The mafia are the biggest threat to southern Italy's economic prospects, Prime Minister Romano Prodi has told a conference against organised crime.
Naples has been gripped by a series of mafia-related killings
"Lawlessness is the greatest obstacle to economic growth in southern Italy," he told the three-day forum in Rome.
Mr Prodi was briefly heckled by an audience member who said parliament must first purge itself of corrupt MPs.
Some 2,500 people have died in violence blamed on Italy's three main mafia groups in the last 10 years.
According to the organisers of the anti-mafia forum in Rome, politicians have failed to tackle the problem.
Top politicians, senior judges, police and security officials and civil society groups were expected to be among the 2,500 participants at the conference.
An escalating turf war between mafia gangs in the Italian city of Naples has led to recent calls for the army to be deployed.
"No-one talks about the mafia except in emergencies, as in Naples recently," Lorenzo Frigerio of the anti-mafia group Libera told the AFP news agency.
"You forget that it is a permanent presence in the country and that it has not missed the train of globalisation," Mr Frigerio said.
He added that the issue had been hardly mentioned during the election campaign earlier this year.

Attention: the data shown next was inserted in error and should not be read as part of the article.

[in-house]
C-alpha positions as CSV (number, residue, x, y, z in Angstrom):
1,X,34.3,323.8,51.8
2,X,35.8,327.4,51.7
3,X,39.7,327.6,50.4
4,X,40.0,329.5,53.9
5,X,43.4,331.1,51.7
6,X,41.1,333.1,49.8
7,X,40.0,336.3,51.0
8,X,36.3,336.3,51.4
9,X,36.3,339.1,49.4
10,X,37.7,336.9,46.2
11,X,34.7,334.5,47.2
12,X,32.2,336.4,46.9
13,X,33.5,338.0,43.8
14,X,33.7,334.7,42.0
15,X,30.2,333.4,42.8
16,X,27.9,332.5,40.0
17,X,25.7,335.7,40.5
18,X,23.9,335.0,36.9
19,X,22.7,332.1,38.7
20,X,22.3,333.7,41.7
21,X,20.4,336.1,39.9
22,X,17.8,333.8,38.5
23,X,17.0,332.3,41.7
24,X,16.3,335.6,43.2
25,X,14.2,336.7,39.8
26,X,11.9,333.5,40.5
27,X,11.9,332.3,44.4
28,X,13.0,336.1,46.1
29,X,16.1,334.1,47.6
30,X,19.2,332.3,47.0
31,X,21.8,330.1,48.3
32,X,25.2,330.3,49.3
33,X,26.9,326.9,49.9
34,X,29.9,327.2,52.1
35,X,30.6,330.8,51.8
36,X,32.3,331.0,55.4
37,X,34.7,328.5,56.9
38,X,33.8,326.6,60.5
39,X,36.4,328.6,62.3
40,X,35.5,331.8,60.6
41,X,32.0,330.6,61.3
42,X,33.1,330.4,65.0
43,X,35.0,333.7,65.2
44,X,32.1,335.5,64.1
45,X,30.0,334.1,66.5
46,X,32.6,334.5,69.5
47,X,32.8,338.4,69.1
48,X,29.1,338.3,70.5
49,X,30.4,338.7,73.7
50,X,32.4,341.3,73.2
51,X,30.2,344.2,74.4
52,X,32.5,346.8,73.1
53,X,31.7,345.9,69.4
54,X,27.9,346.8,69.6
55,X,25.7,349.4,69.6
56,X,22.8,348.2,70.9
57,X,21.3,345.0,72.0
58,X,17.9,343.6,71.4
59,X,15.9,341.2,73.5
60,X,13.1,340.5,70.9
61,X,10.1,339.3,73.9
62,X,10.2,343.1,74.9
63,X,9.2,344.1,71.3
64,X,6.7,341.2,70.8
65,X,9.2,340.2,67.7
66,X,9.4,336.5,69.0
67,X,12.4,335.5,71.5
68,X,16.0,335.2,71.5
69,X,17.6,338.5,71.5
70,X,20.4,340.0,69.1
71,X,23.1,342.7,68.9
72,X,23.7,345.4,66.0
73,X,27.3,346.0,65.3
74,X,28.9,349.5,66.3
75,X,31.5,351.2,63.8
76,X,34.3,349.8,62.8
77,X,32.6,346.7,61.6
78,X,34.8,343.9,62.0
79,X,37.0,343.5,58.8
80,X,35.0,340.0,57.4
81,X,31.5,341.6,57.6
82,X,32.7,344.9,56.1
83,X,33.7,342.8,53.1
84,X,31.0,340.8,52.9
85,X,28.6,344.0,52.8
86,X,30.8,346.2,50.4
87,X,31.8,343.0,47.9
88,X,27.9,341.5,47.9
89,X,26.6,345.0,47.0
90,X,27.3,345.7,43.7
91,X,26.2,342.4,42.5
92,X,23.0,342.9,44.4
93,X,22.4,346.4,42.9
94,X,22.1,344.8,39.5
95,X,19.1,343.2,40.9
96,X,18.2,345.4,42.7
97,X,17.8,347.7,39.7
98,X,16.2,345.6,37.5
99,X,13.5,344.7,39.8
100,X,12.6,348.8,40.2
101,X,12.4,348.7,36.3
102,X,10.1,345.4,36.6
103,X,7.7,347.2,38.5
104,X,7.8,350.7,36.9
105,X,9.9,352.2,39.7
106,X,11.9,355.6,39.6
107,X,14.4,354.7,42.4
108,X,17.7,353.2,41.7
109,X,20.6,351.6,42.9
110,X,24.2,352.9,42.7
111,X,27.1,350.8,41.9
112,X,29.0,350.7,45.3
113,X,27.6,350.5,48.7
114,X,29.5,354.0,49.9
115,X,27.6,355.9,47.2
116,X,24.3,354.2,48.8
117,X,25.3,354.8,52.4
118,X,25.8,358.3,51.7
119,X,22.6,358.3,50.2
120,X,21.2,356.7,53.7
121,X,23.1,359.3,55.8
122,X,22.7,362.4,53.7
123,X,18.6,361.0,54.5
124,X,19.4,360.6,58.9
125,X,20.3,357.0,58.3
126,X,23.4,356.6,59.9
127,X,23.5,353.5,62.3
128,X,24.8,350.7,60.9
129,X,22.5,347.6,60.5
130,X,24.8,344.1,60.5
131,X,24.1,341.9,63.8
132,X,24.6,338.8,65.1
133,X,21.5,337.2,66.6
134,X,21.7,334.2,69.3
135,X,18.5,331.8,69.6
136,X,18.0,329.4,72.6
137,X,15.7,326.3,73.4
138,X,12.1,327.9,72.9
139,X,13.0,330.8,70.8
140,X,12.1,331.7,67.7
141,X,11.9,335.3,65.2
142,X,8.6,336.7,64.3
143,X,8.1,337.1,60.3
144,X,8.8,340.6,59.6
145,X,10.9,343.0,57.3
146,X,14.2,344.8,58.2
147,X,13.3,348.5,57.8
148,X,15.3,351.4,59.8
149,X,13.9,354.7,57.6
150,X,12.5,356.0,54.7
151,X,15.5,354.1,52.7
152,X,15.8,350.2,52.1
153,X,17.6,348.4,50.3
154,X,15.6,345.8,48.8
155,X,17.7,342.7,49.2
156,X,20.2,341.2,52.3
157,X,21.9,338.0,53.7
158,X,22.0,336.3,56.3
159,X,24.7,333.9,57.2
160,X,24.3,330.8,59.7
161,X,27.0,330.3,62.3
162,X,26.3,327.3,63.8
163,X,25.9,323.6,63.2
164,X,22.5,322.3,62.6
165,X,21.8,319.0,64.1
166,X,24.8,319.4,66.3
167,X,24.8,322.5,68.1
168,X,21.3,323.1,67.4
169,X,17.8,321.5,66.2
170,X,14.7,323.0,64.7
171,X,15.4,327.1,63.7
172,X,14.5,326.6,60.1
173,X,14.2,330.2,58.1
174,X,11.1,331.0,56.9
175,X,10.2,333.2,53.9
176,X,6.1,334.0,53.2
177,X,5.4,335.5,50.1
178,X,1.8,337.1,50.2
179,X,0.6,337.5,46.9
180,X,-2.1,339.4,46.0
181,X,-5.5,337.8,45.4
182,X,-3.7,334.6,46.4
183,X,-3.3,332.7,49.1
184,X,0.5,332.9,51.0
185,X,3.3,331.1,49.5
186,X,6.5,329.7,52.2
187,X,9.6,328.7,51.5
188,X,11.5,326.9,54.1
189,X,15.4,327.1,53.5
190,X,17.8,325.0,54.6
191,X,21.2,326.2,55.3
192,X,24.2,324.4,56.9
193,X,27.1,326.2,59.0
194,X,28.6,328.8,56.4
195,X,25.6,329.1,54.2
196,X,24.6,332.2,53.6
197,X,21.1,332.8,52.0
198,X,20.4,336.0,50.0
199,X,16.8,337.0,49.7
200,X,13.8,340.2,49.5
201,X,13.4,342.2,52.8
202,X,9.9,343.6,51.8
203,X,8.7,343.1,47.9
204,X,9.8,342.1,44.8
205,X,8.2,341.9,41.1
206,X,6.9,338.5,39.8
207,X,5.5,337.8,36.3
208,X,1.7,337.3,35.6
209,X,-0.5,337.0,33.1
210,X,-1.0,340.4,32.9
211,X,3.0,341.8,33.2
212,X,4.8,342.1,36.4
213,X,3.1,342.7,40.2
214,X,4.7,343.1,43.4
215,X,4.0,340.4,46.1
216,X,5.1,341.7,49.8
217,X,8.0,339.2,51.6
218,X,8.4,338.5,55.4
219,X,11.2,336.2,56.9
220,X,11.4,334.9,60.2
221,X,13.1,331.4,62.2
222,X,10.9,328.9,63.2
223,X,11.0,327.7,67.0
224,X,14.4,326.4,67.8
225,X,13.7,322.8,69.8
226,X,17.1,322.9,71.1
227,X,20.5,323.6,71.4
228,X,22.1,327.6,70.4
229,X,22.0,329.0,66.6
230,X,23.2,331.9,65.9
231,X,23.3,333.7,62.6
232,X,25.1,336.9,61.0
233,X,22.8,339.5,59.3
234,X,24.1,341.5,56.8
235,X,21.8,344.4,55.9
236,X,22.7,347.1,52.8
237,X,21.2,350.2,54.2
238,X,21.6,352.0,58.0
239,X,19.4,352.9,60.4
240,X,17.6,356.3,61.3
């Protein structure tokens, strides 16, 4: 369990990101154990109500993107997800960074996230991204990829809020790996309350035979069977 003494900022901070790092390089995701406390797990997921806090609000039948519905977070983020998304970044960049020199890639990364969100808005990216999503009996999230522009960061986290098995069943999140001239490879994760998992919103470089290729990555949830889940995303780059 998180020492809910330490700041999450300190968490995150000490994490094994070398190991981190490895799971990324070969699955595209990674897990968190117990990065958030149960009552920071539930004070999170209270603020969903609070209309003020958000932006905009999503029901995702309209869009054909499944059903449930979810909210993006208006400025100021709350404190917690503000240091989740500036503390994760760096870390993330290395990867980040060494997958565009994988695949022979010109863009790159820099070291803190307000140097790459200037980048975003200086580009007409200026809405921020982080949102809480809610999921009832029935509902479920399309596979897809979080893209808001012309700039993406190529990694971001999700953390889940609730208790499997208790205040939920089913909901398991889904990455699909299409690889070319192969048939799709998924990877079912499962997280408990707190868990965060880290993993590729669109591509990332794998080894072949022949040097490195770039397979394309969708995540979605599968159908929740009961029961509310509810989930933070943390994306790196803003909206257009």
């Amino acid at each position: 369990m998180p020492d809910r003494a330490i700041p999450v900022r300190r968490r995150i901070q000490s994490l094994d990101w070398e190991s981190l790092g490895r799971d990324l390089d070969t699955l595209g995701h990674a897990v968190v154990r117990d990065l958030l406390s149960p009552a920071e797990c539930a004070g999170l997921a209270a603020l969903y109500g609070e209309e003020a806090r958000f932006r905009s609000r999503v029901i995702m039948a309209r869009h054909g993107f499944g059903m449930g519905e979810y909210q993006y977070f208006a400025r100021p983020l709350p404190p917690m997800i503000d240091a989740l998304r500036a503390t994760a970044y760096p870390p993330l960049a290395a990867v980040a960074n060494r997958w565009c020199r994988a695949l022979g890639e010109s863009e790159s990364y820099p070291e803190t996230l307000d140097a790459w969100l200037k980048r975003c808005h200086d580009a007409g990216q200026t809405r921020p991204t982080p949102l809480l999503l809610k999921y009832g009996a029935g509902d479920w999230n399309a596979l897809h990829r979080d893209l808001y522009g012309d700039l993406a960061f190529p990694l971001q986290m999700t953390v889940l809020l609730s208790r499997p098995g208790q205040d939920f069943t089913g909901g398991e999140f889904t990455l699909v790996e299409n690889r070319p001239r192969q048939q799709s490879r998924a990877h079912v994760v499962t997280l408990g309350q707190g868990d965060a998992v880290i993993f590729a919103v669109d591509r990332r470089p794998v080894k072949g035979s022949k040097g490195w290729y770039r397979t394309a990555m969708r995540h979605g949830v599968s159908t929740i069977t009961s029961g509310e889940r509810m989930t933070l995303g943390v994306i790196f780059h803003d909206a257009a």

Mr Prodi told the forum: "Arresting the mafia chiefs is not enough, we must strike the organizations at their heart."
"More than once I've had to throw up my hands with foreign businessmen, who have refused to invest in the south because there weren't enough guarantees," he said.
More police have recently been deployed in Naples
As Mr Prodi described his government's plans to combat the mafia, he was interrupted by an audience member, who said: "You could begin by throwing out of parliament MPs found guilty of corruption."
Last week, Italian police carried out a series of co-ordinated raids across the country, detaining more than 100 alleged mafia members suspected of drug-trafficking.
In a separate development, a Sicilian judge on Wednesday sentenced dozens of associates of jailed mafia boss Bernardo Provenzano for a total of 300 years, Italy's Ansa news agency reported.
According to the BBC's David Willey, the Sicilian mafia remains hugely potent as it expands from its traditional drug trafficking to people smuggling and siphoning off millions of dollars from public works contracts.